Moral panic: Japanese girls risk fingerprint theft by making peace-signs in photographs


#1

Originally published at: http://boingboing.net/2017/01/12/moral-panic-japanese-girls-ri.html

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#2

So remember, don’t take a print of something usually seen in public.


#3

Solution, do the peace signs backwards.


#4

“b) an existential risk to the human species (as in, “Why do these stupid girls insist upon showing the whole world their naked fingertips? Slatterns!”)”

I would’ve gone with the existential risk being tied to the human tendancy to exploit innocence or innocent behavior.* To-may-to / to-mah-to?

  • though yes, I see the humor.

#5

Don’t let them see your irises either! Close your eyes, you floozies!


#6

Check out the wily girl in the middle. Japan’s next James Bond.


#7

And democracy is a lousy system, it’s just less bad than all the alternatives. In the real world of ordinary non-nerd people, authenticating with a fingerprint is a better alternative than trying to force people to practice proper password security.


#8

Everyone, let’s start wearing sleek, form fitting gloves! And capes! Ok, are we cool? Can we make this a thing?


#9

On masks: “… they’re terribly comfortable. I think everyone will be wearing them in the future.”


#10

Ooh, fedoras too! Because… umm… eventually they’ll make a biometric system that reads your male pattern baldness?


#11

Since Japanese newspapers tend to disapear article quickly, here is the full text in Japanese from the source http://www.sankei.com/affairs/news/170109/afr1701090002-n1.html

【指紋ネット盗難】

「ピースサインは危険!!」 3メートル離れて撮影でも読み取り可能
「カメラに何げなくピースのサインをするだけで、指紋が出回ってしまう」。指紋の盗撮防止技術を開発した国立情報学研究所の越前功教授は、こう警鐘を鳴らす。

顔と手を一緒に撮影した写真をネットに掲示すると、個人と指紋を特定される恐れがある。大量に画像が出回る著名人は特に狙われる危険性が高い。自分で投稿しなくても、他人が撮影した写真に知らないうちに写り込むリスクもある。

また、スマートフォンの認証には指紋のほか、顔の画像、模様が人によって異なる目の虹彩なども利用されている。こうした生体情報は行政機関や企業の入退室管理にも利用されている。個人の生体情報を盗み取るには従来、その人に接近して撮影する必要があった。

だが、生体情報がネット上に出回るようになったことで、犯罪者にとってハードルは大きく下がった。国立情報学研究所の実験では3メートルの距離で撮影した画像でも読み取れることが判明しており、「自撮り」のピース写真をネットに掲示すると、簡単に盗まれてしまう。越前教授は「指紋などの生体情報は終生変えることができない。どう守っていくか啓蒙していきたい」と話す。

Screenshot of the above in the original article:

Worth noting that Sankei Shinbun is a major national paper here in Japan but more worth noting that Japanese reporters are not in the habit of fact checking in the way Western readers expect. The article does not in fact provide any details, just the claim.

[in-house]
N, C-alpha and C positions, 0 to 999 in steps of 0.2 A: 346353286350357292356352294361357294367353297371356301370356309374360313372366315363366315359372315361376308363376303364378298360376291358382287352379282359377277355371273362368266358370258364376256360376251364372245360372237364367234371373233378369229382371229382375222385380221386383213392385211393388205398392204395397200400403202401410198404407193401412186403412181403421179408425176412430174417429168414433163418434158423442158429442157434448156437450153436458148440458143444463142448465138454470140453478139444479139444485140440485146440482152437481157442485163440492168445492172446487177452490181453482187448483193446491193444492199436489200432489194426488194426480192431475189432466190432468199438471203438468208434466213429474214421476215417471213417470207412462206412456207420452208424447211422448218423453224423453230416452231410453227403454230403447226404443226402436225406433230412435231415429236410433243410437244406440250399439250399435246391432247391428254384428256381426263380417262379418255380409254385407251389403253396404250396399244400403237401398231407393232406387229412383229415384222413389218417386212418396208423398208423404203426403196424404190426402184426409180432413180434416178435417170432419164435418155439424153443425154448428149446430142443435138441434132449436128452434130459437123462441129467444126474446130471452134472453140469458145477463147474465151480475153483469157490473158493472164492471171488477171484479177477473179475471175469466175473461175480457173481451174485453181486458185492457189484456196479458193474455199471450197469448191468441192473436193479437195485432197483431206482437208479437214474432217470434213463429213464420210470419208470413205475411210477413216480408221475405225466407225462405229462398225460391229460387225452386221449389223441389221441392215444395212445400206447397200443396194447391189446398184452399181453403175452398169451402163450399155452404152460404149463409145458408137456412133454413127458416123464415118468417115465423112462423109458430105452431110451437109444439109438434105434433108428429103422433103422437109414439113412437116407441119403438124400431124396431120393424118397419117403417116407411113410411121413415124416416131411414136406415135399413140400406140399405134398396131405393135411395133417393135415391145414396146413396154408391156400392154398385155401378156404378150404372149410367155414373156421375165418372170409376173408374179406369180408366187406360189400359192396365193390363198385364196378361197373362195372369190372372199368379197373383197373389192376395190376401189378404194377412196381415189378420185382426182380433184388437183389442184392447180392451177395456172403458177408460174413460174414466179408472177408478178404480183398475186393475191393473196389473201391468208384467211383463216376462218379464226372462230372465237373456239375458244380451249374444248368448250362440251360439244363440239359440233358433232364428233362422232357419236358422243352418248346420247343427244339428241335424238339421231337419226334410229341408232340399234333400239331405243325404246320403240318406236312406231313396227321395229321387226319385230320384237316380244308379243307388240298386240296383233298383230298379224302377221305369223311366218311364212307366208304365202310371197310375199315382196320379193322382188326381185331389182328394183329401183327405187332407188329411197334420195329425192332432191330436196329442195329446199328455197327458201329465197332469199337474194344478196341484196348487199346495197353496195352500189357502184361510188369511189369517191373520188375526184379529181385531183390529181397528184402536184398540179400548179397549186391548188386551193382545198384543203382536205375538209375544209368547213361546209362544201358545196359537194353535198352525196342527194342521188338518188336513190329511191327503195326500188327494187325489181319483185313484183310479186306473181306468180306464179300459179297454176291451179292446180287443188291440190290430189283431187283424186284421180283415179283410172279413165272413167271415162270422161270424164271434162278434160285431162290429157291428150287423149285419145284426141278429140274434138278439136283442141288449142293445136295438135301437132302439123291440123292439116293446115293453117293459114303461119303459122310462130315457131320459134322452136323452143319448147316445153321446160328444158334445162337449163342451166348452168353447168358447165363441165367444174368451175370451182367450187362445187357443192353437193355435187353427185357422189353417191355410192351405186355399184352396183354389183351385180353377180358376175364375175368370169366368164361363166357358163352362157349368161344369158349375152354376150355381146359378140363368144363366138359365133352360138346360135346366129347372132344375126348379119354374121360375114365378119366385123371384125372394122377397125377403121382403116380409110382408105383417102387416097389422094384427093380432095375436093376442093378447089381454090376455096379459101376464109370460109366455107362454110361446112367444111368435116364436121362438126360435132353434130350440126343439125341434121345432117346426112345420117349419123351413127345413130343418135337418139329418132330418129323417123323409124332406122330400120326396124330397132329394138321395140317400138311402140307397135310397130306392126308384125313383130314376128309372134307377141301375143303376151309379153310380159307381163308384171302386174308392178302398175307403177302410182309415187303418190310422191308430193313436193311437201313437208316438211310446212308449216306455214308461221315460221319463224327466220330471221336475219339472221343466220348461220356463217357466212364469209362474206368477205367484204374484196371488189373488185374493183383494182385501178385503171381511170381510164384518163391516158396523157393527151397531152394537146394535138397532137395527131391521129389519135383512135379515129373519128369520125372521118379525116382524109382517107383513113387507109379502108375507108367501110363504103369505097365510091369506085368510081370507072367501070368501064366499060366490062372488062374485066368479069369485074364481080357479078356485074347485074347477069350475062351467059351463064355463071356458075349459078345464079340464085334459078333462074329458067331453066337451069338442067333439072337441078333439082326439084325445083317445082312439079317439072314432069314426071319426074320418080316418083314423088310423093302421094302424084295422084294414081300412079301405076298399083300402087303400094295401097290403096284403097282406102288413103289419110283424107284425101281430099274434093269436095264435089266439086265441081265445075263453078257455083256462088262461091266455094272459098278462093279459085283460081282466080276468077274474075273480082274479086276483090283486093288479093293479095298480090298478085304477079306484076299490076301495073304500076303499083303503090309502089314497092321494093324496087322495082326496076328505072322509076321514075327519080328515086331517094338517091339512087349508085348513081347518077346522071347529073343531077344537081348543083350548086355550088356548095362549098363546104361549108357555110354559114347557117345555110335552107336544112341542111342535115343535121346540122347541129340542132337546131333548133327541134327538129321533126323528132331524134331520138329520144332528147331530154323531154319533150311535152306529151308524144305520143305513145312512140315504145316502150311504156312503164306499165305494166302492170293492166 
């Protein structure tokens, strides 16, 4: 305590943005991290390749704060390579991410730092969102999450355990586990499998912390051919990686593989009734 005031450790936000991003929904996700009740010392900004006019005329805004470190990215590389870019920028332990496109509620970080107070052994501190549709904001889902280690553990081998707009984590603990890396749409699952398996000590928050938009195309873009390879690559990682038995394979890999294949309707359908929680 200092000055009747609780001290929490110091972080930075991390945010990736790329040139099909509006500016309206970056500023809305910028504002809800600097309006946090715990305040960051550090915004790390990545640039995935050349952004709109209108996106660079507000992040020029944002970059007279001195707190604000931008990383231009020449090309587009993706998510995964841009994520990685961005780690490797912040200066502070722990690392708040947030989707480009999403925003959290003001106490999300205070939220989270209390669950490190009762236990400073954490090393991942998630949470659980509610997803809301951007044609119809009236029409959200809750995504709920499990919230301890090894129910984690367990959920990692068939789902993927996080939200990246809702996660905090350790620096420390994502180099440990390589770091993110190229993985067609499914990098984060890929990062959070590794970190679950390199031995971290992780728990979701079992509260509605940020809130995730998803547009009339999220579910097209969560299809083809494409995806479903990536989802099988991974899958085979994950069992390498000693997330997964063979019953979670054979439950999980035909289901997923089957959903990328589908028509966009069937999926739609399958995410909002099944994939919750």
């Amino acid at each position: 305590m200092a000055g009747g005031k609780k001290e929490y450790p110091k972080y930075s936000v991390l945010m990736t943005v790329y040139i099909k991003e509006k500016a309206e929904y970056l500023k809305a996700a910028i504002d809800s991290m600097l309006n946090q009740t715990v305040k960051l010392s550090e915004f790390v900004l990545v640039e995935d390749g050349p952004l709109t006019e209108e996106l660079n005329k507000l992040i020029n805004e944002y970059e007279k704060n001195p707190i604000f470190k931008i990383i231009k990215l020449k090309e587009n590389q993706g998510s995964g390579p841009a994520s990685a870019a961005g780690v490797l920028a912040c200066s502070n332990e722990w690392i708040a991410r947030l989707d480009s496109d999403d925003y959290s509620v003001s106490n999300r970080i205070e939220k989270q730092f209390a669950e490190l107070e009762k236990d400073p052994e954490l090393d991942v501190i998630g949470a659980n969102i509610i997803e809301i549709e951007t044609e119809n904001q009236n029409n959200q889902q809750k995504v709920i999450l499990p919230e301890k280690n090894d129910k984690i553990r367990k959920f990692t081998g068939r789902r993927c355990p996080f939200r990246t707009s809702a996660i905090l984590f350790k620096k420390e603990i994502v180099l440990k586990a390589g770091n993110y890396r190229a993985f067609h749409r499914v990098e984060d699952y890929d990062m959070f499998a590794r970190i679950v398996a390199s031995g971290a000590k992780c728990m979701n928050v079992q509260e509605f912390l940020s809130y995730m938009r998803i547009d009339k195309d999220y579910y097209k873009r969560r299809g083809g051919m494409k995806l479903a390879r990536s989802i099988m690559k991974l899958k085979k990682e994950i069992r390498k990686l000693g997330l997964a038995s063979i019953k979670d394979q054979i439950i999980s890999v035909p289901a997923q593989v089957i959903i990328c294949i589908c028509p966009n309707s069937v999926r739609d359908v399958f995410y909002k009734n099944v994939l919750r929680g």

Looking through Prof Ichizen’s Japanese home page, there are no publications relating to this. None of his work seems really related either. Searching on his name from the NII home page does not seem to lead to anything related.

This may in fact be bullshit. @doctorow didn’t you just post this article on detecting bullshit?

As a side note, even someone who reads no Japanese at all could have done the checking I did using nothing more than Wikipedia and Google Translate.

Um… one Sankei article which resulted in an AFP news feed isnt very much attention.

Not in the original article which says nothing at all about women young or old. Nor the AFP sourced article either. Seems to me you just decided to editorialize on your own. You are aware that the peace sign in photos is common to men and women here arent you?

EDIT: Methinkst you are trying to create a “moral panic” where one does not actually exist.


#12

OH, I thought I was pushing it with a Fedora request, but yes! Top it off with a Fedora or slouch hat, and I would be cool.

Also, I own two capes and they need more use.


#14

I would be down with increased wearing of capes and gloves. I’m not so fond of hats, but I’ve wanted to bring back snoods for a long time.


#15

You really missed the point. It is NOT worse than username/password authentication, and certainly MUCH worse than TFA. ANY authentication system with credentials that cannot be changed/renewed are inherently devastating when compromised for that reason. You cannot change your biometrics, therefor, if someone gets a copy of your fingerprints (trivial to do), you are FOREVER COMPROMISED.

If someone has stolen your phone, and you used fingerprint to unlock it, you gave them your fingerprints on your phone, most likely. You gave them the lock, the key, and the data they want, and the machine itself to access more data, quite possibly with the TFA method (text/email) to access yet more data and services.

Biometric security for phones is about the dumbest idea in security I’ve ever heard of - at least fingerprints.


#16

You know, I wonder just how much of the low level stuff could just be automated: water, food, clothing…why not just make a basic standard for everything, and let people deviate as they wish. That way, we can vote about more philosophical stuff, instead of tax hikes and such.


#17

I’m actually surprised no one has mentioned the better solution here: Zentai suits!

Bonus: Zentais are already Big in Japan

Obligatory: Big in Japan


#18

What you describe has a name, it’s called socialism.


#19

There are multiple reasons for not using biometrics, one was stated: That you can’t change it once it’s been obtained by a 3rd party. The other has to do with the law, police can’t compel you give up a password but biometrics are not protected in this fashion.


#20

Do people use their fingers to unlock with? Most that I’ve seen use their thumbs.


#21

Me, too! Snoods!!!